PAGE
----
Ugandan opposition leader Bobi Wine was arrested on Monday as he took part in a protest in the capital, according to a post on his Twitter page.
The 39-year-old popstar-turned-presidential contender last week had called on Ugandans to “rise up peacefully and unarmed” against President Yoweri Museveni who won a sixth term in office following disputed elections in January.
- Bandits attack Kaduna primary school, abduct teachers, pupils
- Shock trails woman caught breastfeeding snake
“Bobi Wine arrested as he led MPs and other leaders in a peaceful protest against the abduction, torture and murder of his supporters,” said the post, written by an account administrator.
Around 15 MPs and activists from Wine’s National Unity Platform (NUP) political party, wearing business suits and red ties, took part in the brief protest which was quickly halted by police officers and soldiers.
Bystanders cheered their support for the small group of protesters but did not join the demonstration itself.
Wine, whose real name is Robert Kyagulanyi, was first taken to a police station before being driven in a police vehicle to his home outside Kampala which is “now surrounded by police and the military,” his Twitter account said.
Following the January 14 election, Wine was held under effective house arrest for 11 days until a court ordered his release.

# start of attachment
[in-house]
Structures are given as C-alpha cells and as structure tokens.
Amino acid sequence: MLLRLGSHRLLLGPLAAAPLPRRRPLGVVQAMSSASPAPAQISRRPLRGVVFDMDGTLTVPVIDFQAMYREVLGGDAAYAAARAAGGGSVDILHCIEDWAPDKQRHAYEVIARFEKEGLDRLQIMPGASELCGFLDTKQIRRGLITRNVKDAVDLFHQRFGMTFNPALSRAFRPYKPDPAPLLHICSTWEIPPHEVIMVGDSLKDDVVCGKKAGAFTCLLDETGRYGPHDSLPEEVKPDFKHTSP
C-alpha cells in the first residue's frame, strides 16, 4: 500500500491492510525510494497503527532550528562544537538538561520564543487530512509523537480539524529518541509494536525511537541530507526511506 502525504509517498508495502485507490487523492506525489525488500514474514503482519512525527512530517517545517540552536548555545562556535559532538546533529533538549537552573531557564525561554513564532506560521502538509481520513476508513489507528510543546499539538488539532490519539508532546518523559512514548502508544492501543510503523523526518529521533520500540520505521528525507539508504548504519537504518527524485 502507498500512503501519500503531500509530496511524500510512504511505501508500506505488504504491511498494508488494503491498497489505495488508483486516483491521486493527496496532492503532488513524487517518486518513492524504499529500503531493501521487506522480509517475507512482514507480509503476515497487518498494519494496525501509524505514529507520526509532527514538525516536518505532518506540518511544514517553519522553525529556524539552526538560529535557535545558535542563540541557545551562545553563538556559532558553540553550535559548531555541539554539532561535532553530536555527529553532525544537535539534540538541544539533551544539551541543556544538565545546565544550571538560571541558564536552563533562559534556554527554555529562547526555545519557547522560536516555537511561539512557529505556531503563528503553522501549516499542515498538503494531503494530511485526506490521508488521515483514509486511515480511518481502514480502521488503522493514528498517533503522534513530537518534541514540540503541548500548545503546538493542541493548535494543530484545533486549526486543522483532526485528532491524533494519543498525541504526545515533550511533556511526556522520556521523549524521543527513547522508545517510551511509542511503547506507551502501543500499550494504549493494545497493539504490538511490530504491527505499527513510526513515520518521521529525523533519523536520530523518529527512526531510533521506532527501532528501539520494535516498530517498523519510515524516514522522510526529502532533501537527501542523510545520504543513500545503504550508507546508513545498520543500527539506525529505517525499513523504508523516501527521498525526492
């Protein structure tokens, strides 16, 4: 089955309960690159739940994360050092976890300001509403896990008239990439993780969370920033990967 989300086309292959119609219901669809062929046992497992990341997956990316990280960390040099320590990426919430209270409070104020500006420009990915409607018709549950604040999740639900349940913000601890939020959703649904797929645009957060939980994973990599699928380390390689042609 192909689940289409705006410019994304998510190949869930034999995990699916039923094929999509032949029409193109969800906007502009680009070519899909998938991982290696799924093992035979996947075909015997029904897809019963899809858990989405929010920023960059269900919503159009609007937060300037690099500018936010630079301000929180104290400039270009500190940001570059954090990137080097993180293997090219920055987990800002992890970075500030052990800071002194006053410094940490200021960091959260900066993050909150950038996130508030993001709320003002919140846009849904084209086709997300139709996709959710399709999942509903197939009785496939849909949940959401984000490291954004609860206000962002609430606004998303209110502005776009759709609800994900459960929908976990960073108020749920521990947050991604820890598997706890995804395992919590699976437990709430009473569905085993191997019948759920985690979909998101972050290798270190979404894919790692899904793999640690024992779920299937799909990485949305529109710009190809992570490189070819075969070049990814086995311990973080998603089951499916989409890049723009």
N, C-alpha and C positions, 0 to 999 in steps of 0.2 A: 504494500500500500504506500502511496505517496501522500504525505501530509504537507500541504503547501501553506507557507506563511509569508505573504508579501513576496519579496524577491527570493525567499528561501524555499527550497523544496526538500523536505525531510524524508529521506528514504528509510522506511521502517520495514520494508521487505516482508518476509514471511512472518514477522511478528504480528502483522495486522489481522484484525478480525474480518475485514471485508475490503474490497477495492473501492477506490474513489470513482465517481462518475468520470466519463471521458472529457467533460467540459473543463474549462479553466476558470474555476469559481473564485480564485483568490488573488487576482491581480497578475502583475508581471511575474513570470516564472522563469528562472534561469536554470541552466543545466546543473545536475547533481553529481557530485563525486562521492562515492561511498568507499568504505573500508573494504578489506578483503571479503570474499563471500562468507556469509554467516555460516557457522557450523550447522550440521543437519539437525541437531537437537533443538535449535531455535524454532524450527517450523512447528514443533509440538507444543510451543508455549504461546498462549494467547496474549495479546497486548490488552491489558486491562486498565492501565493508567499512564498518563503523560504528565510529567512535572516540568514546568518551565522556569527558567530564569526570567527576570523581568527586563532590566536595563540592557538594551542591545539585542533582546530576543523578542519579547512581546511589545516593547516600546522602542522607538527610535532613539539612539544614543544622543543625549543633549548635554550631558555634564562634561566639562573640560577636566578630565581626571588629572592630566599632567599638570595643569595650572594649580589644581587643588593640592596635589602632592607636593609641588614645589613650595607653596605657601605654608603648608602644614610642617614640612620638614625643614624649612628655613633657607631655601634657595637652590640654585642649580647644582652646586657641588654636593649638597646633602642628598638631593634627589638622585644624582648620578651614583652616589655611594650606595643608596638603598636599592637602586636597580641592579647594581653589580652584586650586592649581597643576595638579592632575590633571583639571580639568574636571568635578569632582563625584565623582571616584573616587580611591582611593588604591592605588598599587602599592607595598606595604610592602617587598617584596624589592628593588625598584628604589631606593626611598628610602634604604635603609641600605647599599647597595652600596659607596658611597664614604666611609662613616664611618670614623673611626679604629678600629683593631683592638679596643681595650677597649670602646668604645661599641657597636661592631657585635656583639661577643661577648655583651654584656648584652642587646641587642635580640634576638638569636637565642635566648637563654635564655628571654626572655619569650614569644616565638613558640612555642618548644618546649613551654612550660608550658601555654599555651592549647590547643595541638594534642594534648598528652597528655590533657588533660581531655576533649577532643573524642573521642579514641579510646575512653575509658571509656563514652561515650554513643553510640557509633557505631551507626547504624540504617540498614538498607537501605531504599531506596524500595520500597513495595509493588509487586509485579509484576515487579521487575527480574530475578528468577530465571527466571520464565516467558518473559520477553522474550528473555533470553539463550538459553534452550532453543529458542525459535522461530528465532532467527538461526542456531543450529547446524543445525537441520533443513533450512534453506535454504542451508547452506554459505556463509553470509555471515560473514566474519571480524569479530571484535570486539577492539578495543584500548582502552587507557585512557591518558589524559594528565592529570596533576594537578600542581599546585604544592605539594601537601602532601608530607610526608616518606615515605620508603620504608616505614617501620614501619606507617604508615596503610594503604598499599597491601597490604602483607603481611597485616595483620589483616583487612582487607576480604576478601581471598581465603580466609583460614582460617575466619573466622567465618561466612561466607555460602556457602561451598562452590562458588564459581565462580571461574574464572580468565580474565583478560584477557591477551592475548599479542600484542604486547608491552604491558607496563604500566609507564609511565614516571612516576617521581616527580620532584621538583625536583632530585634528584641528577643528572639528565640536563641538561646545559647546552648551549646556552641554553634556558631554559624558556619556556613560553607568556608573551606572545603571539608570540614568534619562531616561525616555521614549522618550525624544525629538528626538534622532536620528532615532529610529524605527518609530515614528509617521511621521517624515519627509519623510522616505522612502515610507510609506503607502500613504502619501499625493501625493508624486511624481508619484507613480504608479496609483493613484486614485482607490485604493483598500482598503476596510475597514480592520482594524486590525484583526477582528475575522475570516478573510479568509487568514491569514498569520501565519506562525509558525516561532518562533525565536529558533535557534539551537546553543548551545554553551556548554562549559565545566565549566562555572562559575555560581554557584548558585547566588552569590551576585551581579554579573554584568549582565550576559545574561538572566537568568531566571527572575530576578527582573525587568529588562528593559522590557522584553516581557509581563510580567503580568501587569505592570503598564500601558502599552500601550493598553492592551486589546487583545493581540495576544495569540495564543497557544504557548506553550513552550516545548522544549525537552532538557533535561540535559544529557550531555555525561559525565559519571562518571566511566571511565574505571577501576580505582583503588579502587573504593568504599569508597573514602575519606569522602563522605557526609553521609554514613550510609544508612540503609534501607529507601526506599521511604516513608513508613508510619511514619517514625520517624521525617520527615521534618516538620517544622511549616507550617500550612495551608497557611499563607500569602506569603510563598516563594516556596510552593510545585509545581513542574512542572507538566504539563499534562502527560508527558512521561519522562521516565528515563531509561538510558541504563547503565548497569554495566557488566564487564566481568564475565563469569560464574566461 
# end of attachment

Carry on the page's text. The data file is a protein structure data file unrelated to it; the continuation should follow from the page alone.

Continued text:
Demonstrations against Wine’s arrest in November during the campaign for the poll were brutally dispersed and at least 54 people died.
The police pre-emptively declared Wine’s latest call for protests illegal and warned “organisers… to desist from participating in any unlawful activities”.
Wine was demanding the release of hundreds of his supporters he alleges have been abducted by security forces since the start of the presidential election campaign late last year.
On Thursday Human Rights Watch (HRW) called for an end to what it called “ongoing abductions by suspected state agents and cease the unlawful detention without trial of opposition supporters”.
Museveni and his ministers have admitted that hundreds of Ugandans are in military detention but say they will either face a military tribunal or be released.
In a television address on Sunday night Museveni referred to people who had been abducted as “children”, described their actions as criminal and accused them of attacking government supporters.
“The children who were arrested by the security forces, many of them have been talked to and they have given us a lot of information and we have helped them to go back to their families,” he said.